Next week I am off to the biannual meeting of the American Academy of Appellate Lawyers in San Francisco, and the program looks great. A gaggle of in-house counsel will be discussing the future of legal practice, taking a snapshot of 2027. Then law school representatives will speak about what they are doing to meet the needs of that future, and making sure students are getting trained in appellate practice, now that it has become an accepted specialty field. Then panelists are going to talk about suggested changes in the Federal Rules of Appellate Procedure, and then, more generally, spearheaded by the Chief Judge for the Ninth Circuit, the future of the federal appellate courts. We wrap up with a session on access to justice, on recent developments in that arena. As always, your intrepid reporter will provide a full download.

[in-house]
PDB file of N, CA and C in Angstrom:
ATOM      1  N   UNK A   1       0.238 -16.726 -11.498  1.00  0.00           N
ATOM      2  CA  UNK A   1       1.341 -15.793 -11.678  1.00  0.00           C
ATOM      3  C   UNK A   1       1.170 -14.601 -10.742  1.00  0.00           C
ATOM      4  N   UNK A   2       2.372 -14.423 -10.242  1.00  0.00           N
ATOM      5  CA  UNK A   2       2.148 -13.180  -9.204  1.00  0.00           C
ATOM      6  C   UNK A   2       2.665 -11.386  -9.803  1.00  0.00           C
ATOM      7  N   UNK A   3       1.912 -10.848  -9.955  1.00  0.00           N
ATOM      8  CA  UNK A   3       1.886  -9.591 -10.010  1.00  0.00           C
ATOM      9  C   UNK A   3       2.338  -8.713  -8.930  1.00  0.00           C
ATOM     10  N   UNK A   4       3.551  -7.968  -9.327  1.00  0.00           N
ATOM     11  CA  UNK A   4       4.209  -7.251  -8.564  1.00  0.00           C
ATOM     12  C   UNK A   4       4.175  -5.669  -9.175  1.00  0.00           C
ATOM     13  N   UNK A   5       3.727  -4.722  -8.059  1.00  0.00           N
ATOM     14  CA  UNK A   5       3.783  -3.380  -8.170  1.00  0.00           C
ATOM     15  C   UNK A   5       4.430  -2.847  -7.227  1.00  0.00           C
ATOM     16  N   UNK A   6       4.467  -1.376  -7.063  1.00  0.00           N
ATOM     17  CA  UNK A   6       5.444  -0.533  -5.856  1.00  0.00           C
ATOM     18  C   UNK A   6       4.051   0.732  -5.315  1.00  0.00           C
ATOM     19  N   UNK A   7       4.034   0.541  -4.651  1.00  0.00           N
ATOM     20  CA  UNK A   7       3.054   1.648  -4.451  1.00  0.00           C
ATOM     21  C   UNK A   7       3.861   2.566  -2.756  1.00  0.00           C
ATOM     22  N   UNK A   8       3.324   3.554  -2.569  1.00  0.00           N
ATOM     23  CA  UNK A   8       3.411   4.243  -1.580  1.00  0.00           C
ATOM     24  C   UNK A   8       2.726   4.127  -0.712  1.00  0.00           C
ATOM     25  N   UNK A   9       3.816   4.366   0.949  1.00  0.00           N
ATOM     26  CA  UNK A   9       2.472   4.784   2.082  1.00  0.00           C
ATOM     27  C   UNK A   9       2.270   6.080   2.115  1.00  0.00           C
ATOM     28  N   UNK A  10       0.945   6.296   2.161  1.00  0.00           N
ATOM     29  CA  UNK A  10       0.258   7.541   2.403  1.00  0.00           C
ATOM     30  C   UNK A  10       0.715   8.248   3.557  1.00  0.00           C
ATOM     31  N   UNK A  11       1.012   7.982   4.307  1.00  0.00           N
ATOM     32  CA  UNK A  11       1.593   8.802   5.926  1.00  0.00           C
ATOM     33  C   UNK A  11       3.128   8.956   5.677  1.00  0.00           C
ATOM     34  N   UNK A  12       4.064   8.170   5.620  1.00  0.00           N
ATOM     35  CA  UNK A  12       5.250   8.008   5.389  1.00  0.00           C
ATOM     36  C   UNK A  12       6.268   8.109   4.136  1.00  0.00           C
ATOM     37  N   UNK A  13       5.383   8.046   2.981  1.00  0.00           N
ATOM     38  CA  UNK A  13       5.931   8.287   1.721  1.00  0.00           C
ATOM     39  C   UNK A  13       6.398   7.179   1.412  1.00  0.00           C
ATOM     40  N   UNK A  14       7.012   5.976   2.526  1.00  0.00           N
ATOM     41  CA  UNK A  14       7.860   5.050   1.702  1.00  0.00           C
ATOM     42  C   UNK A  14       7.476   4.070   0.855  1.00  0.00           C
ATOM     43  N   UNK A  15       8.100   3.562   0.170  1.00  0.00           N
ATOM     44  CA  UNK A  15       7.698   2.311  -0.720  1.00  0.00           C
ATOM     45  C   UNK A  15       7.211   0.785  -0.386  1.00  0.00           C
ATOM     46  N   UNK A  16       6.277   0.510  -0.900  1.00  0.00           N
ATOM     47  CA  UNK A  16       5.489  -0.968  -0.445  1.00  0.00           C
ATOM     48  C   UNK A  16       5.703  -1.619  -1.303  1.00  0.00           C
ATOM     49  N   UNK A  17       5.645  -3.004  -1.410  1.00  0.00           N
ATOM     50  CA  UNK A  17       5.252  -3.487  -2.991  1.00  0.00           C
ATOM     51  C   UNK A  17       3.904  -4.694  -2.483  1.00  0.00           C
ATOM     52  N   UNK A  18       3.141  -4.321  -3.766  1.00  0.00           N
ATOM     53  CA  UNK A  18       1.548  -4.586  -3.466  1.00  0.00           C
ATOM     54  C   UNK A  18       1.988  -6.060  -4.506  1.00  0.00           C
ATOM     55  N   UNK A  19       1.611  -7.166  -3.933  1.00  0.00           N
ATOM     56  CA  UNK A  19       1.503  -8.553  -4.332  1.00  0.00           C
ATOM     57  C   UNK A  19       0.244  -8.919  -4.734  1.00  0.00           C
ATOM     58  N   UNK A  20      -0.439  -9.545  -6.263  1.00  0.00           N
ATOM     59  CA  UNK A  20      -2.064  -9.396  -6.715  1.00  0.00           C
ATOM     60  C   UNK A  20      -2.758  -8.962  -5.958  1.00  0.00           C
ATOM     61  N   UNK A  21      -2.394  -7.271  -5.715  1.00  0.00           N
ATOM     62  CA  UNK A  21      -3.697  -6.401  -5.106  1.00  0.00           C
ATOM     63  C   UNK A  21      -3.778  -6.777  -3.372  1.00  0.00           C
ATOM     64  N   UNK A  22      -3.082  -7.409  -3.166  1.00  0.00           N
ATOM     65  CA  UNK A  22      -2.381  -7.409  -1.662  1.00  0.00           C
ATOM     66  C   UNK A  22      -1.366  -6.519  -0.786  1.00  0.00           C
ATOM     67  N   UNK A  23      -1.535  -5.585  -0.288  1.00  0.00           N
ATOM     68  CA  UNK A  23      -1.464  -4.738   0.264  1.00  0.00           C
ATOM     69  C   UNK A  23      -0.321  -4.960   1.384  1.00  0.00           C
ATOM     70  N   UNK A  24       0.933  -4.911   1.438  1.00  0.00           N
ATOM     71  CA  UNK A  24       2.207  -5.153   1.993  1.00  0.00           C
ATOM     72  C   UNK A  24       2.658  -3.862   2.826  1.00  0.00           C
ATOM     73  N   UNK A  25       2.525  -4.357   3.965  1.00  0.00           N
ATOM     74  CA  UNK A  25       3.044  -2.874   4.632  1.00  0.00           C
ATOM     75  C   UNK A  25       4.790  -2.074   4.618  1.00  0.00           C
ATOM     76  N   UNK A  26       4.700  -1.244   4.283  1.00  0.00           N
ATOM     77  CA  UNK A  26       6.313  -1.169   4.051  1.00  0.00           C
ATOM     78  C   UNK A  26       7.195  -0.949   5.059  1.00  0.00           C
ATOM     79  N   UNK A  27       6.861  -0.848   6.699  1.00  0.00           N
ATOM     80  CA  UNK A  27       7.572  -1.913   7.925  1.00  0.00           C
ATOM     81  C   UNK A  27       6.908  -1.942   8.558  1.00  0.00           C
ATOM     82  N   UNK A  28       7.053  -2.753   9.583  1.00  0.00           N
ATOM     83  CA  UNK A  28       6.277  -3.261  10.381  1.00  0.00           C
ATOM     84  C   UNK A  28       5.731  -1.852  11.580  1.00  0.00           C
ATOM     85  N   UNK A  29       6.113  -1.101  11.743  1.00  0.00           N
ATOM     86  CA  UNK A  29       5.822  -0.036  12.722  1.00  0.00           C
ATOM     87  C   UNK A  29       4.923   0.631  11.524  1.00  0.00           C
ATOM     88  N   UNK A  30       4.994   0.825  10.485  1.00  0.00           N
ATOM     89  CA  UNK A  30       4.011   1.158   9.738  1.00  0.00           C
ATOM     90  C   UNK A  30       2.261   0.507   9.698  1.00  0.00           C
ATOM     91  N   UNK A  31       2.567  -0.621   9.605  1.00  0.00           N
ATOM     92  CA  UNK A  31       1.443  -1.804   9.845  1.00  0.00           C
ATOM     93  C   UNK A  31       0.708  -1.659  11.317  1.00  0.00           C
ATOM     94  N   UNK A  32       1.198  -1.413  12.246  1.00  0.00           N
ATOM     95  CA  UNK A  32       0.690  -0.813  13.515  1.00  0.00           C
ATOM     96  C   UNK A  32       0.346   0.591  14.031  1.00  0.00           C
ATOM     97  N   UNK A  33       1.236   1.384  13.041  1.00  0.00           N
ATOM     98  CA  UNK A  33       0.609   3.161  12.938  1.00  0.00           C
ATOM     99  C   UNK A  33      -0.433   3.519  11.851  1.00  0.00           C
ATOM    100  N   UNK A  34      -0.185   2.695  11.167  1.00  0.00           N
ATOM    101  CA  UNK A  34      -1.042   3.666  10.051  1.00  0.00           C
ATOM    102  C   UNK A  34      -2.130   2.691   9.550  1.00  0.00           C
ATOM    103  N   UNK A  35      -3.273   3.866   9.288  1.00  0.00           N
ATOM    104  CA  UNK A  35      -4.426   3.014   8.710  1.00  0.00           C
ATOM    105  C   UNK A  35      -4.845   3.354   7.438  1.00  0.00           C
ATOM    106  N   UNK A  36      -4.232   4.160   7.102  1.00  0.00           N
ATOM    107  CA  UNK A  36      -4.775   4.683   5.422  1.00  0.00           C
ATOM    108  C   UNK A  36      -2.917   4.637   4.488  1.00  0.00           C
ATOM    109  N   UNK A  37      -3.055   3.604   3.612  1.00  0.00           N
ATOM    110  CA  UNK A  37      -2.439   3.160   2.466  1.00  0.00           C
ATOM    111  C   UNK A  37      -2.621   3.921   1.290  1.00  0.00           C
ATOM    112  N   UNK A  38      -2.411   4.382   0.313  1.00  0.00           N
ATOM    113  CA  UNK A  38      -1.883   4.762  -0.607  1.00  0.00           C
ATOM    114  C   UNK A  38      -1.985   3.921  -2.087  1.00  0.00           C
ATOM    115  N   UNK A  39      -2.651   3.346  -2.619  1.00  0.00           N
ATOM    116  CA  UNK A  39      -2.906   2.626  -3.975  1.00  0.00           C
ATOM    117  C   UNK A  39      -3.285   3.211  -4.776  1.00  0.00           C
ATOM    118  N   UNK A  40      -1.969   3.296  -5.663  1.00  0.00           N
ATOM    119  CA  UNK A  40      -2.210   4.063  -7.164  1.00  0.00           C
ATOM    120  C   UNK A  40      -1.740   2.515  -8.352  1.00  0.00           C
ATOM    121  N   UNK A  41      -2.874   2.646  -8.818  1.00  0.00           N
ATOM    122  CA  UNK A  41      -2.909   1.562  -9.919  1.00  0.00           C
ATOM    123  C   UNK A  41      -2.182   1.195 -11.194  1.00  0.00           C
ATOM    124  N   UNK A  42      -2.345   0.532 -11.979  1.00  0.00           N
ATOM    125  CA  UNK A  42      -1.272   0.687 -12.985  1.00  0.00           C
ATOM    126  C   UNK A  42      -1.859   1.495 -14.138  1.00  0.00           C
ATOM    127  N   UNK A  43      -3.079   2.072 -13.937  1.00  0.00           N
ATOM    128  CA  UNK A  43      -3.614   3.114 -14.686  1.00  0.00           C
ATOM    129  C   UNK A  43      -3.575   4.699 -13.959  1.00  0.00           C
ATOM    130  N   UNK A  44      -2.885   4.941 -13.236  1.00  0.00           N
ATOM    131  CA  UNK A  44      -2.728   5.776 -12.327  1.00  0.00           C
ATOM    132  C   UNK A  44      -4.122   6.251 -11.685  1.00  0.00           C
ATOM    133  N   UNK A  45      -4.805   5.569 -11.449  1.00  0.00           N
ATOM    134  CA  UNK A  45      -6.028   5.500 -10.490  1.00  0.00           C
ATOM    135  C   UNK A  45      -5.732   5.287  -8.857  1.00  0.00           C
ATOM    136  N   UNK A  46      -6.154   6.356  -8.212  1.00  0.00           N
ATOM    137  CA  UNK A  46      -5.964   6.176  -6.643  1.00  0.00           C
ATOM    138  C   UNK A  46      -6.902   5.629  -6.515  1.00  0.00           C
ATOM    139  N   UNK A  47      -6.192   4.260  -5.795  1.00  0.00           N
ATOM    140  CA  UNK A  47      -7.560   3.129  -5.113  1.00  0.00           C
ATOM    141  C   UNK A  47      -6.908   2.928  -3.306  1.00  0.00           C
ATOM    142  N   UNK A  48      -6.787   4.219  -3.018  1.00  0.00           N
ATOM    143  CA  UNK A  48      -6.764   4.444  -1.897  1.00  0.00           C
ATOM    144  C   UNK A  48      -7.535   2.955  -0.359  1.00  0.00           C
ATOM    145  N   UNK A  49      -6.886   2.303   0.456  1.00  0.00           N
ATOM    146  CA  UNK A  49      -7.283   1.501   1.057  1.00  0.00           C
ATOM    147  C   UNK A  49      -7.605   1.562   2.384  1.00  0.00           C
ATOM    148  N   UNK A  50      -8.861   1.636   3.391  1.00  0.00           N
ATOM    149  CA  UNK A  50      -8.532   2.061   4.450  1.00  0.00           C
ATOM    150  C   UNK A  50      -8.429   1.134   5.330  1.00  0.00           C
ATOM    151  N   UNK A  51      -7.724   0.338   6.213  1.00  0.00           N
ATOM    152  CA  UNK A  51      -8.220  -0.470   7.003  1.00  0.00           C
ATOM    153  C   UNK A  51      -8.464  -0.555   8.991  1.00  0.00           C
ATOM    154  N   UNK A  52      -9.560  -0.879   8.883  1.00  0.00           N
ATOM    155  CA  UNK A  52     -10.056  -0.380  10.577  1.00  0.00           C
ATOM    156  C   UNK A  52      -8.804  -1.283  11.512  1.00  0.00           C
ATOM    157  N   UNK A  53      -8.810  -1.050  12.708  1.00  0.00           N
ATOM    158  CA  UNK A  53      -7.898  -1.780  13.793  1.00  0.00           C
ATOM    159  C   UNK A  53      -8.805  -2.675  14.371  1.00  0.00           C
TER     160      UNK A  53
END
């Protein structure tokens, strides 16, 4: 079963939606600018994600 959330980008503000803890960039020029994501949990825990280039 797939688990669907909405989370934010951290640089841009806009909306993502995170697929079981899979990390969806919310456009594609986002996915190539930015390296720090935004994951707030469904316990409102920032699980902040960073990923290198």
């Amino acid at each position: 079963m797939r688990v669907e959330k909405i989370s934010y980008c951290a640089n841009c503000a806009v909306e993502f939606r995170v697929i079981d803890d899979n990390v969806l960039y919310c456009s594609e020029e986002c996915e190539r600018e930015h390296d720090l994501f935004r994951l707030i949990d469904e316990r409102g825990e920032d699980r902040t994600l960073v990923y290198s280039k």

As our regular readers know, the last AAAL meeting was held in Boston. The last issue of my AAAL Appellate Advocate has a full report of that conference, mirroring my download here, along with photos of those who participated, including Justice Alexander and First Circuit Judges Thompson, Kayatta and Barron. One statistic Justice Alexander mentioned that I was reminded of, and is consistent with my last blog entry regarding the present and probable future, is that of the 300-400 opinions the Law Court issues a year, only three in 2016 resulted from appeals of civil jury trials. (Civil trials in the federal district court of Maine are similarly few and far between).